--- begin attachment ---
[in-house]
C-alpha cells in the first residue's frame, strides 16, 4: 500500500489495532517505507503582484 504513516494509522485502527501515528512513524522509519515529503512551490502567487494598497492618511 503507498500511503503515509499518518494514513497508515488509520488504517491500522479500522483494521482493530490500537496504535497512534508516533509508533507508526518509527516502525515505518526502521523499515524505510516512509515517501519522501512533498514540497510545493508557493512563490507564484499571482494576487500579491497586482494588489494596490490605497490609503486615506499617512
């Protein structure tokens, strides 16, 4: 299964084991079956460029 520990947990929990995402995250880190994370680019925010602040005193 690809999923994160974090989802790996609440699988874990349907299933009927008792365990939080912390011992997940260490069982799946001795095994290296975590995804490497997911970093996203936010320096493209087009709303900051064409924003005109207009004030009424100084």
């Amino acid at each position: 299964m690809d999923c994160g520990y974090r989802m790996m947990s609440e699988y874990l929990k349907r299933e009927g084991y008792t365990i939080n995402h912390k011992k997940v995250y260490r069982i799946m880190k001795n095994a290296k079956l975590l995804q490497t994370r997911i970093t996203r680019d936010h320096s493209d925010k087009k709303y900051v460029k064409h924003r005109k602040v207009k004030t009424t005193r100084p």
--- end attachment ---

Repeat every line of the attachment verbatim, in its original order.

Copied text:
[in-house]
C-alpha cells in the first residue's frame, strides 16, 4: 500500500489495532517505507503582484 504513516494509522485502527501515528512513524522509519515529503512551490502567487494598497492618511 503507498500511503503515509499518518494514513497508515488509520488504517491500522479500522483494521482493530490500537496504535497512534508516533509508533507508526518509527516502525515505518526502521523499515524505510516512509515517501519522501512533498514540497510545493508557493512563490507564484499571482494576487500579491497586482494588489494596490490605497490609503486615506499617512
């Protein structure tokens, strides 16, 4: 299964084991079956460029 520990947990929990995402995250880190994370680019925010602040005193 690809999923994160974090989802790996609440699988874990349907299933009927008792365990939080912390011992997940260490069982799946001795095994290296975590995804490497997911970093996203936010320096493209087009709303900051064409924003005109207009004030009424100084």
């Amino acid at each position: 299964m690809d999923c994160g520990y974090r989802m790996m947990s609440e699988y874990l929990k349907r299933e009927g084991y008792t365990i939080n995402h912390k011992k997940v995250y260490r069982i799946m880190k001795n095994a290296k079956l975590l995804q490497t994370r997911i970093t996203r680019d936010h320096s493209d925010k087009k709303y900051v460029k064409h924003r005109k602040v207009k004030t009424t005193r100084p």